The pricing outlook for Atlantic salmon for Q4 2018 and Q1 2019 is trending up. Both Norway and Chile are having issues with sea lice – in the short term, this means more supply of smaller fish as farms harvest early to avoid losses (the average harvest weights for September were 250g lower than last year), but in the long term means lower total harvest numbers, which will push prices up.
Reports indicate that we are likely at the bottom of the market, and prices should rise towards the end of the year – exactly when and by how much, depends on how many small fish are harvested, how extensive the sea lice issue is, and how quickly production is booked. Demand from Russia and China are also strong, which will push pricing upwards as well.
Overall global production of Atlantic salmon in 2018 is expected to end up 5-6% higher than in 2017. Chile is the main driver for growth, with harvest weights and output higher than in Norway; 2018 Chilean production is expected to be around 14% higher than 2017, and back to levels prior to 2016 when an algal bloom decimated the industry. In 2019, however, Chilean salmon production growth is expected to slow to only 3%.
Forecasts for 2019 have Norwegian Atlantic salmon pricing up around 5% over last year.
While the overall harvest of Pink salmon from the 2018 season was high, supply in the market is expected to be slightly lower than last year, owing to challenges Russian producers had in freezing and storing salmon. As a result, pink salmon prices are up around 7-10% over last year. Supply on keta salmon from Russia is very, very limited right now, with fishing for the season completed.
Quotas for king crab have been set, with the quota on Alaskan reds down 35%; currently, almost all Alaskan reds are going to the Japanese market at a premium, with only golds from Alaska going into the North American market.
Since the spring, king crab markets have been firm from Russia, with supplies very, very tight as a result of high demand for live crab, especially from Asia, and prices on frozen are up 15-25%. Current pricing is either stable or rising slightly, and outlook on further supply not encouraging.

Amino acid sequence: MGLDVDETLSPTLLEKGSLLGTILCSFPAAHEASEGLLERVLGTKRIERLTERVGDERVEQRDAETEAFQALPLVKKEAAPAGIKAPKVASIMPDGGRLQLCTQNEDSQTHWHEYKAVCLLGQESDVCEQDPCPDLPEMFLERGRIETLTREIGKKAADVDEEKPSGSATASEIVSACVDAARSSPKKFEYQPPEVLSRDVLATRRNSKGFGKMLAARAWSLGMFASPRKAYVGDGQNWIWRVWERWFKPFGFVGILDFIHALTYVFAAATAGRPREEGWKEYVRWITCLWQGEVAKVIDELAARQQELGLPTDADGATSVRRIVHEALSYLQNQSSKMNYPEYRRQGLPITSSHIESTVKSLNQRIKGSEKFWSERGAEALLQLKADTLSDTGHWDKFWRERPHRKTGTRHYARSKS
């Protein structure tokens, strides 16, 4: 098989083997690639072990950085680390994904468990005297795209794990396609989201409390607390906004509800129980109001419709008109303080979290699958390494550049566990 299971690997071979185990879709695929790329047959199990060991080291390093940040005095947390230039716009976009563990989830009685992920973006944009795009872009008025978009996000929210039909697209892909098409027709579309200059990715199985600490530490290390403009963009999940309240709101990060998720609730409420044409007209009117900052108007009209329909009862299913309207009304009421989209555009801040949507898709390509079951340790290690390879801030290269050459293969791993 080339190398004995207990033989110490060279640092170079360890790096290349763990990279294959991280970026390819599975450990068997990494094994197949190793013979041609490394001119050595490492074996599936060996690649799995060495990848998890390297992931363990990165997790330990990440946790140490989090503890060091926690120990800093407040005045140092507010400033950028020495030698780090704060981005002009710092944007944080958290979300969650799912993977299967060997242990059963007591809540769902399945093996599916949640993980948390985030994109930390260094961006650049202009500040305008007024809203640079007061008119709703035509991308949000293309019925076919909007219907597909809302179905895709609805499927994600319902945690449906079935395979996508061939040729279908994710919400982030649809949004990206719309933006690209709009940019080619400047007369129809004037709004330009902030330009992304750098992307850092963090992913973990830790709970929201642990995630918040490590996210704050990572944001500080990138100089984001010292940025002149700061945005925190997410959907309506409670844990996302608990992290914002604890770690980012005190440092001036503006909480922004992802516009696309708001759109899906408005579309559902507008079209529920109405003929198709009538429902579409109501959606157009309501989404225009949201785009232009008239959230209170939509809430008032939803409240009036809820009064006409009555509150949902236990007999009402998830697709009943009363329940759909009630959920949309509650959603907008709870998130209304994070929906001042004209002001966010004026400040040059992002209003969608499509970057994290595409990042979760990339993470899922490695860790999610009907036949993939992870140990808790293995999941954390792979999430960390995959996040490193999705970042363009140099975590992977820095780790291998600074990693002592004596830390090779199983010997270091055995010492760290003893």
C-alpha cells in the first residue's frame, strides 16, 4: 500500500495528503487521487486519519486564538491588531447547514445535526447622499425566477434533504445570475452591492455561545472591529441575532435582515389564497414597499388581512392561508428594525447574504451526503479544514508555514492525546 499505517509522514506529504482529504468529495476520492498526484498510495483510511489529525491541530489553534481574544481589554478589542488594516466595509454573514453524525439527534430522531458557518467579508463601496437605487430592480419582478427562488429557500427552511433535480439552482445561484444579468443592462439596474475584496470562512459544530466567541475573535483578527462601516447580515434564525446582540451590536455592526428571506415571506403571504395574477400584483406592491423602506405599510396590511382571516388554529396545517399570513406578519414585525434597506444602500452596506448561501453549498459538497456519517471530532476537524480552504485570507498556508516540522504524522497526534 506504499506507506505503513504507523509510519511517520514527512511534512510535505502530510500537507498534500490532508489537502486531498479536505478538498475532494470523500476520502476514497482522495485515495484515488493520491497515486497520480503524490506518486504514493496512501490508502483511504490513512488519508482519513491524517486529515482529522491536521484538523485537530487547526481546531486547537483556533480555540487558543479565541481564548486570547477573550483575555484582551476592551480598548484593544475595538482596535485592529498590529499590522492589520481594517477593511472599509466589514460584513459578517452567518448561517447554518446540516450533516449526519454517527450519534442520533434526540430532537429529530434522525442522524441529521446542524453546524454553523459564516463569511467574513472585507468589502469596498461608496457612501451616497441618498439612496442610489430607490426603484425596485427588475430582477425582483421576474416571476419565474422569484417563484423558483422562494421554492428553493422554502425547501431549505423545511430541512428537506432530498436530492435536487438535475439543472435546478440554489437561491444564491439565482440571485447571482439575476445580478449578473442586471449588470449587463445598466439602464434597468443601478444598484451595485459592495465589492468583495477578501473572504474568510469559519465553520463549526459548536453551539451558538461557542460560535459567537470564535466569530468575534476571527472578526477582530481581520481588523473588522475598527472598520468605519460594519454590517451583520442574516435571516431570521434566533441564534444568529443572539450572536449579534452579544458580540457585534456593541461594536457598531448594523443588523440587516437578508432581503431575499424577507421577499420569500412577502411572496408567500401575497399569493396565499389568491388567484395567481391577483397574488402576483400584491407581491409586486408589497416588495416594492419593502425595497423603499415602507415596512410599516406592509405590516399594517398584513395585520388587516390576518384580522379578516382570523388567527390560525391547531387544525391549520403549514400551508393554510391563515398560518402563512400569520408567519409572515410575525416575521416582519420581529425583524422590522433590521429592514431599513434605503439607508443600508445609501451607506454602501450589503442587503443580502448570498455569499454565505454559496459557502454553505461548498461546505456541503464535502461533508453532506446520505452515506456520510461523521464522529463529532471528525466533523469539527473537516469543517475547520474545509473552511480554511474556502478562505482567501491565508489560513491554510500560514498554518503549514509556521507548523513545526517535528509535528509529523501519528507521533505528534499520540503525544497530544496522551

Larger sizes of snow crab (8oz+) are very firm, with active demand; pricing on 5-8oz is steady, continuing well above the three-year average
Production availability in China is low right now, partially as a result of regular congestion ahead of the annual Chinese New Year shutdown in Jan-Feb, and partially as a result of the US tariffs on some Chinese goods at a rate of 10% in October and up to 25% in January. US importers are looking to get as much product out of China as possible ahead of January, leaving many plants booked solid through the end of the year.
The World Groundfish Forum published estimates for the 2019 catches of key white fish species. Overall, global supply of white fish species is expected to decline by 2.6% next year, which is a 4% drop over the last two years. The forecast per species, with forecasts from select countries of origin, is as follows:
With the continuing decline in Atlantic Cod forecasts, and demand remaining strong, H&G prices are up 5-10% since April. The 2019 Barents Sea quota was set at 6.5% lower than last year, and pricing is expected to rise in the new year as a result. Pacific Cod H&G prices, which increased this year as a result of quota cuts, are softening slightly but still remain high. Since both Atlantic and Pacific Cod are exempt from the US tariffs, some US demand may switch from haddock to cod in the new year, and this may push pricing up further on both cod species. Haddock, Atlantic Cod and Pacific Cod interact heavily with each other from a pricing and demand standpoint.